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Monday, October 31, 2011

Blue bamboo, Damarapa and the cloud forest at SFBG

Damarapa bamboo
Blue bamboo
This is a real/surreal color. The new growth is blue, it then turns green, then pale  gold. It's proper botanical name is Himalayacalamus hookerianus, its a native to China. It is non-invasive, clumping and grows to a height of 20 feet. It flourishes in the SFBG as do many denizens of the Cloud Forest.Where has blue bamboo  been all my life?

The Cloud Forest is going to be something So Cal coastal residents may become more and more interested in, as our annual summer temperatures continue to drop. We get more like a cloud forest everyday. So what is it? A cloud forest is also called a fog forest, and exists both in the tropics and in more temperate zones. "It is characterized by  a persistent, frequent or seasonal low cloud cover..." W .

 May Gray, June Gloom, July Why, August Less ...our 10 degrees colder summer is certainly characterized by a persistent, frequent or seasonal low cloud cover..."  That's the bad news. The good news is Cloud Forests are home for some of the most exciting plants on the planet. The San Francisco Botanic Garden in Golden Gate Park (larger than Central Park in NYC) devotes big swatches to the Himalayan Cloud Forest plants, and even more territory to the Meso American Cloud Forest which covers over 7,000 miles of the Americas, as well as the Canary Islands, parts of South Africa and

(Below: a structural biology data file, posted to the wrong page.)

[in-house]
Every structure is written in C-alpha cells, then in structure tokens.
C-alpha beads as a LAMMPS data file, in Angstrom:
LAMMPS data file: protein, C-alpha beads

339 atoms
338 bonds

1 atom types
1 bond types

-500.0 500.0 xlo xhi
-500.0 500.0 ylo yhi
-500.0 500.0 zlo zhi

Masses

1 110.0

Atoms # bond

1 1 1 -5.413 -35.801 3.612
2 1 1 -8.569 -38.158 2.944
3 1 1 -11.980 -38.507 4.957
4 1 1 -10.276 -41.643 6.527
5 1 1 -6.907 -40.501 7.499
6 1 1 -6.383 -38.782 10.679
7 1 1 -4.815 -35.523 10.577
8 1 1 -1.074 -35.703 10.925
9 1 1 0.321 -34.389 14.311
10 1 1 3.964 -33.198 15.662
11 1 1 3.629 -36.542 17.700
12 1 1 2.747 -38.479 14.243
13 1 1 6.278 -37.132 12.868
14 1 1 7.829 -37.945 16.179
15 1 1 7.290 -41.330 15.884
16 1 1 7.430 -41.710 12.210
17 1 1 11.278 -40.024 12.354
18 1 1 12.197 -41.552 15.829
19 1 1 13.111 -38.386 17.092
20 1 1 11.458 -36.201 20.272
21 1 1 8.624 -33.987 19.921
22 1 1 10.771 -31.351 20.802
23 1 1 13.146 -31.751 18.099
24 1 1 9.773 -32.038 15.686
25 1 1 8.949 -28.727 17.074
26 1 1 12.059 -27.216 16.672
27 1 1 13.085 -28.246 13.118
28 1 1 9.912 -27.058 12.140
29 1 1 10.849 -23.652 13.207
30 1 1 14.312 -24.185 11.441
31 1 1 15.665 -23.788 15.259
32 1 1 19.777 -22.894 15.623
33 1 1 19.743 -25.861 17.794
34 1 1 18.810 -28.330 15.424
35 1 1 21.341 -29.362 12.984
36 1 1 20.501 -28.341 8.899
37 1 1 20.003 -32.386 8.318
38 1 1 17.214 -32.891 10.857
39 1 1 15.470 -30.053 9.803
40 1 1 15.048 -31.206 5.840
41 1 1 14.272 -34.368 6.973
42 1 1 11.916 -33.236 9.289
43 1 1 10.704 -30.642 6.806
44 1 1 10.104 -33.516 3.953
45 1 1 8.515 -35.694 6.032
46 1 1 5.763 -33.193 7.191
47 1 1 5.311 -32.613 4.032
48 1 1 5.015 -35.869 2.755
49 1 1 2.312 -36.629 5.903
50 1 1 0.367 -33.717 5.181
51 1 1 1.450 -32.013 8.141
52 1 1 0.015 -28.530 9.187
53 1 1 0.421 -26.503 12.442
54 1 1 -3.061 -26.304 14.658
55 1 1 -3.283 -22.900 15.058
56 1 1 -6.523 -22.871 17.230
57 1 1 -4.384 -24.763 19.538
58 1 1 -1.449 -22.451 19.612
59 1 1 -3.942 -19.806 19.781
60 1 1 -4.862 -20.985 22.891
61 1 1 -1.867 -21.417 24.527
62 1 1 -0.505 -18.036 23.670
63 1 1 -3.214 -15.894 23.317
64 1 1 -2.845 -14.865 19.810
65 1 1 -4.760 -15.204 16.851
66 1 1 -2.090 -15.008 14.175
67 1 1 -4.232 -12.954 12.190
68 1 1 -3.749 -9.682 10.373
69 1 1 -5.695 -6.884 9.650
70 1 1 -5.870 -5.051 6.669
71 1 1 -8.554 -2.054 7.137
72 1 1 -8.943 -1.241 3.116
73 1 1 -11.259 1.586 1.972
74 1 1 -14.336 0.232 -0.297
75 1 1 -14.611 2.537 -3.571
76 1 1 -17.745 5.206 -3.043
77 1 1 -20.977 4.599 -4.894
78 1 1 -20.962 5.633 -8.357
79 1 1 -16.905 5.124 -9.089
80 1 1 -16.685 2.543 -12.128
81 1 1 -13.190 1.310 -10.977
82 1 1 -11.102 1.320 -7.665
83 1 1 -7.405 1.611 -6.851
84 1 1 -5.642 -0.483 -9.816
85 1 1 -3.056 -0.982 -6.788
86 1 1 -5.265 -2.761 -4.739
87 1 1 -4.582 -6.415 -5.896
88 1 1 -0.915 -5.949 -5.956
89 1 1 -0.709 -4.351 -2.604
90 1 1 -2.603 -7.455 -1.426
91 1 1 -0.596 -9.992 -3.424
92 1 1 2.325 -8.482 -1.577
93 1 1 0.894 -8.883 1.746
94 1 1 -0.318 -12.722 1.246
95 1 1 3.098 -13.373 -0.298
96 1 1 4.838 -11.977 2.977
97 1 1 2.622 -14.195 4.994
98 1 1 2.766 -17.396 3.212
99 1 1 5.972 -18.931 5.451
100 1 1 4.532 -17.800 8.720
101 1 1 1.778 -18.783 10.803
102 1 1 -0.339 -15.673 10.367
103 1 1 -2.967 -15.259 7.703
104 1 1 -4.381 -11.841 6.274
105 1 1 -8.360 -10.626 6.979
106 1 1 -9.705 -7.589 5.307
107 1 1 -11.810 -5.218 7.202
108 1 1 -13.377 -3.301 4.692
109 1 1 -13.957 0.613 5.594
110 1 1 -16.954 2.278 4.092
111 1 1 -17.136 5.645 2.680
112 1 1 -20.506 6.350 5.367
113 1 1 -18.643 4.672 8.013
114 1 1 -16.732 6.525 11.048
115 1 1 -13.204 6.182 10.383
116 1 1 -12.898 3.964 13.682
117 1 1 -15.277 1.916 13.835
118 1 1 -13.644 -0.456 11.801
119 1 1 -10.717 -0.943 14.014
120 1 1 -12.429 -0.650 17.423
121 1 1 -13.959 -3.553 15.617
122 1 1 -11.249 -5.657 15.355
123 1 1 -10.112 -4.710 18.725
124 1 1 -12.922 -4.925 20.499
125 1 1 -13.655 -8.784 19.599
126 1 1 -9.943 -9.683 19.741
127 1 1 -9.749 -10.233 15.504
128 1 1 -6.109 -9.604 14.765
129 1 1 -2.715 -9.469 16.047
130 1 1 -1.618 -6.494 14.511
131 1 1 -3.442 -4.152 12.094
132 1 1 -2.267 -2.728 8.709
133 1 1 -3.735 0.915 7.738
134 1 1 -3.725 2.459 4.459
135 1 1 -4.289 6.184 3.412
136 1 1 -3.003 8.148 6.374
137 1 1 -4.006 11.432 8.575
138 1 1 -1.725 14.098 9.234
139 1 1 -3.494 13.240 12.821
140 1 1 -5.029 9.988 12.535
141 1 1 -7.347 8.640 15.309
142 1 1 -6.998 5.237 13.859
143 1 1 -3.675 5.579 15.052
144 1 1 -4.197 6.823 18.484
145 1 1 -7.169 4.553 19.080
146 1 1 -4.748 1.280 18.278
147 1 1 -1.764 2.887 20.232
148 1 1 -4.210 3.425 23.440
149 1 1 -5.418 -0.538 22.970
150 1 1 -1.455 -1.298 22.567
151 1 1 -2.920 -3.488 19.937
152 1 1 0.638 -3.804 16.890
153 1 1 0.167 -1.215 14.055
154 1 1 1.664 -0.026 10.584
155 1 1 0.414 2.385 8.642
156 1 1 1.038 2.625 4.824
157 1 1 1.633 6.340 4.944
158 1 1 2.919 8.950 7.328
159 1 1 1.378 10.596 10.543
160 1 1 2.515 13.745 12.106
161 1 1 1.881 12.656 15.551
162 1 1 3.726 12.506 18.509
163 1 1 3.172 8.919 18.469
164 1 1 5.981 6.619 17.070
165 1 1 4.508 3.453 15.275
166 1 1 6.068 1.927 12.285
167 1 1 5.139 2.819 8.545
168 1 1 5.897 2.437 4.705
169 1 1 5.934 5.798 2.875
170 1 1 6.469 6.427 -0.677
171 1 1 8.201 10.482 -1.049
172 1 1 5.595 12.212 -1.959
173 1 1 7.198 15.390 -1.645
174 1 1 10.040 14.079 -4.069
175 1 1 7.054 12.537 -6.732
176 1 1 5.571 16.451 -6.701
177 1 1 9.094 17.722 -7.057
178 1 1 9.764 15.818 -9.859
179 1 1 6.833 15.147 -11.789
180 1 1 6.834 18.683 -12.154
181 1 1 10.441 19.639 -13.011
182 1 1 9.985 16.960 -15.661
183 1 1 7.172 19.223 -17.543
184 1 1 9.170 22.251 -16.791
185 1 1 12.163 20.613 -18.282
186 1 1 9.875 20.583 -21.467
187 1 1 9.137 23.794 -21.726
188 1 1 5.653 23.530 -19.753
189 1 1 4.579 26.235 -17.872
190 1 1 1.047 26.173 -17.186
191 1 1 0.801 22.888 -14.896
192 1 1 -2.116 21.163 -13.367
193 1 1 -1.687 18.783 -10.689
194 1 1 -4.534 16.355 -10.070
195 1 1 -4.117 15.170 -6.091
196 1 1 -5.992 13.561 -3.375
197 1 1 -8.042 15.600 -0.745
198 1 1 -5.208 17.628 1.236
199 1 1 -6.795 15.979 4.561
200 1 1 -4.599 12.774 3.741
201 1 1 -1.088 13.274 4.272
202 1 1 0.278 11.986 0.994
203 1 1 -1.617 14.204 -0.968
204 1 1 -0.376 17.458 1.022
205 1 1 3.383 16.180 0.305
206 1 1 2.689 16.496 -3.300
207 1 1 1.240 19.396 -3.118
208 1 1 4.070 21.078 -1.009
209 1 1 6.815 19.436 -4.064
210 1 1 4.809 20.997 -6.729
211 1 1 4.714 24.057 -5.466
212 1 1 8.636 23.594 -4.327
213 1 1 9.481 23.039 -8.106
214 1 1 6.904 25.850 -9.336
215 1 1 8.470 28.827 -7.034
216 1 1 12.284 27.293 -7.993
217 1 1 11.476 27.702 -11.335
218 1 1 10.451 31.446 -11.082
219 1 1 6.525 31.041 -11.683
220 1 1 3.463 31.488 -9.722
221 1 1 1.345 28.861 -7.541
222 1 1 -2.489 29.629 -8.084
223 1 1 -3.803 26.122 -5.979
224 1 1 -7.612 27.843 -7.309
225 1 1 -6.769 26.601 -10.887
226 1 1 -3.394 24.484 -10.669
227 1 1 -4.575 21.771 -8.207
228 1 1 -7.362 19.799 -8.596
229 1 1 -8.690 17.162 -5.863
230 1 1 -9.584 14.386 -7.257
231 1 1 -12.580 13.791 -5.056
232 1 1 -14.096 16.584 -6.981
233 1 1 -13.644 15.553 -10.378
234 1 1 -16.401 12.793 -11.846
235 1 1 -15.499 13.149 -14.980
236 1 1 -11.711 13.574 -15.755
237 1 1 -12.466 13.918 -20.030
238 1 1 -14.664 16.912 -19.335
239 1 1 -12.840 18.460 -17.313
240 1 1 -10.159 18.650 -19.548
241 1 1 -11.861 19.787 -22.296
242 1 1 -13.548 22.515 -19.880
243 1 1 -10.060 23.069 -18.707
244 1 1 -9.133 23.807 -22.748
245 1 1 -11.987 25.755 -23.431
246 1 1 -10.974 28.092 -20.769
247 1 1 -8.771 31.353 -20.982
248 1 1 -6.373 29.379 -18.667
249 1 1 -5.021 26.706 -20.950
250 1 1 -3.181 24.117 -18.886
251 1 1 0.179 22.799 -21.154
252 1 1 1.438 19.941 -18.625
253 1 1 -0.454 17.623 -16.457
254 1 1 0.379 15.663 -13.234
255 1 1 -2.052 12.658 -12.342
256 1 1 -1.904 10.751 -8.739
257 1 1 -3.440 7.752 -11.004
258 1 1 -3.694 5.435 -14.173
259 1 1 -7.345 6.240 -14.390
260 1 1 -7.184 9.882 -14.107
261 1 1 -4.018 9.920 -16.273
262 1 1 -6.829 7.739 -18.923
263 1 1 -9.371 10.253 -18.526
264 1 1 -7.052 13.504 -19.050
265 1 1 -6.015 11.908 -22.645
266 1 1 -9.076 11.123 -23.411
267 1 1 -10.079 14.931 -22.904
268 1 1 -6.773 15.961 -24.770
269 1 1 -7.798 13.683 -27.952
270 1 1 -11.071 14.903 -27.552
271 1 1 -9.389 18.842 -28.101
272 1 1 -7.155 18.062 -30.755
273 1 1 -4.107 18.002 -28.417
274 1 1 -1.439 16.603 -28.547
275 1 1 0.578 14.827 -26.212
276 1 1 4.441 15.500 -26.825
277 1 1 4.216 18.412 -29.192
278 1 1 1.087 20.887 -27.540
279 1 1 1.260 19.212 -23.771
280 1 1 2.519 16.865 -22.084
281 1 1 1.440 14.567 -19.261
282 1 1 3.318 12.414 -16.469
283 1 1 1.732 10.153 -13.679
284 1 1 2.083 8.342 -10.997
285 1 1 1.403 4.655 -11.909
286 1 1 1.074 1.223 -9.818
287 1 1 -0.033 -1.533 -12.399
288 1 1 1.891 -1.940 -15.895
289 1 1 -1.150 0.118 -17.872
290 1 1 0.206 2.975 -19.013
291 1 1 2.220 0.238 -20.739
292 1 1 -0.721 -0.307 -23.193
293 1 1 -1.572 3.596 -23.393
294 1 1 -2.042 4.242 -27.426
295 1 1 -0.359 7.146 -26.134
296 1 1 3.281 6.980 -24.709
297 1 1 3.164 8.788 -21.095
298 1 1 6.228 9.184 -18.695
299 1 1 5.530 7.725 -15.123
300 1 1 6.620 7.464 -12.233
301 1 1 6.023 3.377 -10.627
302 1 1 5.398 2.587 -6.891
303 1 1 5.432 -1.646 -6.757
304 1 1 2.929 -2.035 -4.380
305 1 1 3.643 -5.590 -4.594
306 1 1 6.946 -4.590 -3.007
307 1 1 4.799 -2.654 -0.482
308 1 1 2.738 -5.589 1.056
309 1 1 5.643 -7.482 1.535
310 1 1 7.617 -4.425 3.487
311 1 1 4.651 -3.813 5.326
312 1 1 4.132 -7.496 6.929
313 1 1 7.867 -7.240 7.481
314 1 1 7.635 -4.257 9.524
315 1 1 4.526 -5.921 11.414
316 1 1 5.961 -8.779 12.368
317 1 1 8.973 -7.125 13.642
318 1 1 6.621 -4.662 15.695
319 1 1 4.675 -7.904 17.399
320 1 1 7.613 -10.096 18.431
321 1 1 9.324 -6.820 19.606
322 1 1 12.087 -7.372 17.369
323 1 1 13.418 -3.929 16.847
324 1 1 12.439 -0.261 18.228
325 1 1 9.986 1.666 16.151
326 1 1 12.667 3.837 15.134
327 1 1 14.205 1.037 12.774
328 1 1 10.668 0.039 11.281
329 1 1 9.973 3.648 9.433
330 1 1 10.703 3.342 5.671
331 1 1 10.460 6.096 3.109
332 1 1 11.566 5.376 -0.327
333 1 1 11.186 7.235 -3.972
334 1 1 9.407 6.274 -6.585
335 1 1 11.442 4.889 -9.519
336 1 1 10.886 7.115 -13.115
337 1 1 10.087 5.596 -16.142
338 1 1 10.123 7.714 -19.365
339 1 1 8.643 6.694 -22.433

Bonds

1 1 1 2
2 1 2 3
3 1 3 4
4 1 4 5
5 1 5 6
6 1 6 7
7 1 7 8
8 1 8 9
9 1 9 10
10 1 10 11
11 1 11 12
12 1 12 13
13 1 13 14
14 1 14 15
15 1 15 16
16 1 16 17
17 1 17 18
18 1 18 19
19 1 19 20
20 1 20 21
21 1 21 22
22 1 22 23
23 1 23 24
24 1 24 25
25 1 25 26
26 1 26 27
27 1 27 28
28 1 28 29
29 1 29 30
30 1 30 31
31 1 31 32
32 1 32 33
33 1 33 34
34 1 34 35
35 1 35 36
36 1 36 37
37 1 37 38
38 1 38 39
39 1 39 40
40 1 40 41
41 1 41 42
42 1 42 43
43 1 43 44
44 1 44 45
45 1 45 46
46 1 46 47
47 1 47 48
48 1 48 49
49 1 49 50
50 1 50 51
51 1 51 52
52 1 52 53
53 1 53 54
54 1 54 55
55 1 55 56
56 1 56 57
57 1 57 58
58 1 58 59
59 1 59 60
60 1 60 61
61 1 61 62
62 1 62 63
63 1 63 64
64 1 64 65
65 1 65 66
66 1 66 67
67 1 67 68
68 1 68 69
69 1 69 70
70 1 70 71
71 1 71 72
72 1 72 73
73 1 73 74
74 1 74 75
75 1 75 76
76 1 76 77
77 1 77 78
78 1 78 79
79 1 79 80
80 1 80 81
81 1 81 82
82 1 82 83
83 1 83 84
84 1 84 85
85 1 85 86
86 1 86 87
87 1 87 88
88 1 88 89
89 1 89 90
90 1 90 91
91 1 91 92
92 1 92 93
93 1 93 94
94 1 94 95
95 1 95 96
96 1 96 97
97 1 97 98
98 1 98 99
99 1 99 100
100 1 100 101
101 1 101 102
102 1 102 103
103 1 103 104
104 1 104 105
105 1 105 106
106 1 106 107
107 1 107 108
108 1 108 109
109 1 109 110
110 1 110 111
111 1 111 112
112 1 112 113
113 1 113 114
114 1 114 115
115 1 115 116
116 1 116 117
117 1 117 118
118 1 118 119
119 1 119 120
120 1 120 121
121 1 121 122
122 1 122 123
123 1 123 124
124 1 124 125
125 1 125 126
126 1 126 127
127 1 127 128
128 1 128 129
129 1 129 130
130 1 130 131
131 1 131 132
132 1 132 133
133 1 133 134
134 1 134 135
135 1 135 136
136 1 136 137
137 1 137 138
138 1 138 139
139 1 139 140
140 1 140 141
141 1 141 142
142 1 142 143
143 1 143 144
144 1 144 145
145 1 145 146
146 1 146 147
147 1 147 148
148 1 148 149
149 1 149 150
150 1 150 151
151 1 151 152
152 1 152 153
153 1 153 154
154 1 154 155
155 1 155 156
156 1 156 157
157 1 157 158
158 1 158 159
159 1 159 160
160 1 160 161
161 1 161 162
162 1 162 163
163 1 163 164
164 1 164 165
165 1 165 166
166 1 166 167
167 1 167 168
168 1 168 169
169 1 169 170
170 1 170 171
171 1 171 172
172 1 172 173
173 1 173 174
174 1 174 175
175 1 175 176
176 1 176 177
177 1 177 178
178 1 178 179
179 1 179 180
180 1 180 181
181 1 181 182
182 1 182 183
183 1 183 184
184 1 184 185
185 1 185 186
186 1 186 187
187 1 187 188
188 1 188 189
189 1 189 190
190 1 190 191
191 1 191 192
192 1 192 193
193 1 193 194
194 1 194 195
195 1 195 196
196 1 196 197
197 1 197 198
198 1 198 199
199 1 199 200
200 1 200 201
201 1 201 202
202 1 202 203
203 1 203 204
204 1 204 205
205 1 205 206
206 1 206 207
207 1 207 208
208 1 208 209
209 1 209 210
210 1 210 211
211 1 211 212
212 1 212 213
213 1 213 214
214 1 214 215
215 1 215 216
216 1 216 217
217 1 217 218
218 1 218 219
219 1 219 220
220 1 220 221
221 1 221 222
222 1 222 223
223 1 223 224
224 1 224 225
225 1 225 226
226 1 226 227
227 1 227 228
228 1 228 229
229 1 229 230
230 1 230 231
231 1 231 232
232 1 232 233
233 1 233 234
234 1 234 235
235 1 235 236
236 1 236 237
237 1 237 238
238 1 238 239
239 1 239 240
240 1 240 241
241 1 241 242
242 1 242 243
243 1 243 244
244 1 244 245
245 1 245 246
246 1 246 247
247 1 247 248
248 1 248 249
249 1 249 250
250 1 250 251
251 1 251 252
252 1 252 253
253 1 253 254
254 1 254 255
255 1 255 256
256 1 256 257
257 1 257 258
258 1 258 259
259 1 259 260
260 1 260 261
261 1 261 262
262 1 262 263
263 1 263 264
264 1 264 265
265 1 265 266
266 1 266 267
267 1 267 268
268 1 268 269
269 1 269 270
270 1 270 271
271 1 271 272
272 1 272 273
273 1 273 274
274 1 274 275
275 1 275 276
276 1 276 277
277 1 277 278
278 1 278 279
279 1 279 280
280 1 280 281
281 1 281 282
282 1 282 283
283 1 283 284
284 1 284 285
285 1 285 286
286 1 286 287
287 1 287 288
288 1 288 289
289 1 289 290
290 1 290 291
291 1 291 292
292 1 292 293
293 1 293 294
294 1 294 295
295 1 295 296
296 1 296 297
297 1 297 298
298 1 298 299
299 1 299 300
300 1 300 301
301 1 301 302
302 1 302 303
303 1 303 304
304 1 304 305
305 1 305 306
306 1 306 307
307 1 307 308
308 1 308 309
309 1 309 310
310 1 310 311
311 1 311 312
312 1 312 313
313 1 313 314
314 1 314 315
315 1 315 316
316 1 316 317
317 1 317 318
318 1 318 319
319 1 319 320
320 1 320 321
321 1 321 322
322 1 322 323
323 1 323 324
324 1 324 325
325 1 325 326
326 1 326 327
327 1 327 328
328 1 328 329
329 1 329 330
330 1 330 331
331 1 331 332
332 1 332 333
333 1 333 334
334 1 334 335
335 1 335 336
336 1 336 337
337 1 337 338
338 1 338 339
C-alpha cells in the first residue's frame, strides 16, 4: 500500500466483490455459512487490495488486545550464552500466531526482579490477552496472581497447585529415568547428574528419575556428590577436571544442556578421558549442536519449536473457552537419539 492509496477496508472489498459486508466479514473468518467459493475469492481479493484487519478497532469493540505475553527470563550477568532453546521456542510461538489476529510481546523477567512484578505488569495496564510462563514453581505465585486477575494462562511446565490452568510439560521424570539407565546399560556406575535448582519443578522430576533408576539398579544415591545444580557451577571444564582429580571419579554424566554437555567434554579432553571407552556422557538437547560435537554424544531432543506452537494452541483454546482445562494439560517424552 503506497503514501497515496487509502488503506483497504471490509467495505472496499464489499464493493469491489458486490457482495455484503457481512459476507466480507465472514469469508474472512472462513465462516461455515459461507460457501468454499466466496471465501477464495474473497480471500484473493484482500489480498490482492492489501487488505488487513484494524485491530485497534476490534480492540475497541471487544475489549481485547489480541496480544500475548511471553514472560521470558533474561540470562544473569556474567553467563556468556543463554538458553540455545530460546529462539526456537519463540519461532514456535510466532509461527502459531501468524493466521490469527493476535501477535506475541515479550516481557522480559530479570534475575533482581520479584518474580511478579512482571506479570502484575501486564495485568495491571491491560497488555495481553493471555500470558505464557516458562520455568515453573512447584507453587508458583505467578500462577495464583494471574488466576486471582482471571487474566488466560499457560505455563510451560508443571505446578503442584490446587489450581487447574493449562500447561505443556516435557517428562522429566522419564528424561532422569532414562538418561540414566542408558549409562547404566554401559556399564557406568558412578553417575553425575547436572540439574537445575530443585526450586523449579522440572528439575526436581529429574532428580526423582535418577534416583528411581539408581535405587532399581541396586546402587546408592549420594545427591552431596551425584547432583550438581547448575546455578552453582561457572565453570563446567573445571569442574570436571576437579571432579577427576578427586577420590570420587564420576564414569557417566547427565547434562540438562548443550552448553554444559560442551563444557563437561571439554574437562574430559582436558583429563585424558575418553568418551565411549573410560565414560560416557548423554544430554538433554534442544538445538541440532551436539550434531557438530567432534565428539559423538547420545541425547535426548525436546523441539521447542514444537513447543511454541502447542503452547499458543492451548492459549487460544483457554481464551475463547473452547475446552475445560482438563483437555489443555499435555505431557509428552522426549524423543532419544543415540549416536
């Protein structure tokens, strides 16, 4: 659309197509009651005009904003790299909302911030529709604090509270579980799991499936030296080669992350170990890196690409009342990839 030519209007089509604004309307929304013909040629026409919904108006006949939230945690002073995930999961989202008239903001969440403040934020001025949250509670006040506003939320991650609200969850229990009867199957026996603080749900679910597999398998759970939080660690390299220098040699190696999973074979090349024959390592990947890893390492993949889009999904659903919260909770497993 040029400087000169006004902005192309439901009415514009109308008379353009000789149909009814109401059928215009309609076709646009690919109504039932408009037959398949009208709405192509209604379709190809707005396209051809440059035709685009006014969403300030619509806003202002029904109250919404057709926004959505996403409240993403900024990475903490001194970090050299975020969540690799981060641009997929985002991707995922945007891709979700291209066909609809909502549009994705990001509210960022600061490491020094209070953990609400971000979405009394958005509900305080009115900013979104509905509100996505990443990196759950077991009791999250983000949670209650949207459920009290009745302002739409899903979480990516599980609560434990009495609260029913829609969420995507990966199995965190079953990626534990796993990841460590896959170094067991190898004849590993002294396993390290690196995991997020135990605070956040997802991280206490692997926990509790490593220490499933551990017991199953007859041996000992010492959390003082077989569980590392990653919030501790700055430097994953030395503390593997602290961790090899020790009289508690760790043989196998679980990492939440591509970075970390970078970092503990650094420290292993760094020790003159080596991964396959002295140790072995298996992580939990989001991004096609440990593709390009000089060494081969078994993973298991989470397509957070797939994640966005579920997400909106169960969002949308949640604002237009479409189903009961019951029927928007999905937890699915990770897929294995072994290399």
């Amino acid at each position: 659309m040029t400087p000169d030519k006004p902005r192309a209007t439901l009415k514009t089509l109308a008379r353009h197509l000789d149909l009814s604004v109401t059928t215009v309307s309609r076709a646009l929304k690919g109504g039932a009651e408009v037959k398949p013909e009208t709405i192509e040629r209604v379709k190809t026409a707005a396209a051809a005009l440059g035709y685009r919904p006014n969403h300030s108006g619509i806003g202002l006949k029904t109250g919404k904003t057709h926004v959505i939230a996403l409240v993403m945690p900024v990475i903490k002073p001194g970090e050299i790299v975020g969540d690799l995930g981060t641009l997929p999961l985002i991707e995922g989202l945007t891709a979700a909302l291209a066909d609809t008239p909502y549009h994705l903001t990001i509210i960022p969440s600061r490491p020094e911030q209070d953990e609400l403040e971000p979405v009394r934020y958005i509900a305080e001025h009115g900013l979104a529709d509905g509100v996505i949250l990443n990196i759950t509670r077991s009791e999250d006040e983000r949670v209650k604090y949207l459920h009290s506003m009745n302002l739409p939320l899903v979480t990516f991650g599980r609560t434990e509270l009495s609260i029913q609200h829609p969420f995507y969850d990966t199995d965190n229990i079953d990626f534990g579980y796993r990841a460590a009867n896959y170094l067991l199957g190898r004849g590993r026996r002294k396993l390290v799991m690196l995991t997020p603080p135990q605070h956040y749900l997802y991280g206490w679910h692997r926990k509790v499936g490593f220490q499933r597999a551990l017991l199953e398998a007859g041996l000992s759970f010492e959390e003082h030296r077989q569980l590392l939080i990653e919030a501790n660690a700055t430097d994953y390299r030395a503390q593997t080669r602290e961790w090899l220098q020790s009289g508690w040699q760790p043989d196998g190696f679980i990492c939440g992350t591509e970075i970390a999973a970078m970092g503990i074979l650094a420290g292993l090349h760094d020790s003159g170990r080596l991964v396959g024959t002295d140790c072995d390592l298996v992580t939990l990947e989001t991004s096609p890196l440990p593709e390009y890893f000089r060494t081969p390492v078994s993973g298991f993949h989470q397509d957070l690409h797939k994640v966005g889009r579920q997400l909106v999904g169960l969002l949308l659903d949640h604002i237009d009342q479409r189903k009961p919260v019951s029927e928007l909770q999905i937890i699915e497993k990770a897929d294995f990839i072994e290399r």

Australia, New Zealand and our own Redwood Coast. So even if our favorite Big Boys are not ripening properly, there can still be joy in Mudville...We could do this.

                       Nerines in drifts at SFBG- Nerine bowdenii from S Africa
We could grow a giant salvia the hummingbirds were clustered around

Hummingbird Heaven
This salvia can easily grow to 6 feet if you let it. If you have a shady spot under a big pine, a place few plants really like you could grow a patch of crinum lilies:

                                                Crinum moorea
This have enormous, hard to dislodge bulbs, so be sure about where you are planting them. Tried digging some up once. You'd need a jack hammer. Like the nerines and our Central Coast "Naked Ladies" the crinums are members of the amaryllis family. Some are S. African natives as is this one. "Port St Johns (Eastern Cape) form: pink flowers produced in September to October"  From the Natal Botanical Garden

Crinum moorea growing at SFBG
Keep crinums (which you could grow from seed from the Natal Botanic Garden) in the shade. NBG says any sun spoils the leaves and flowers.

There are more, stay tuned, for the native plants of the Meso American forest.

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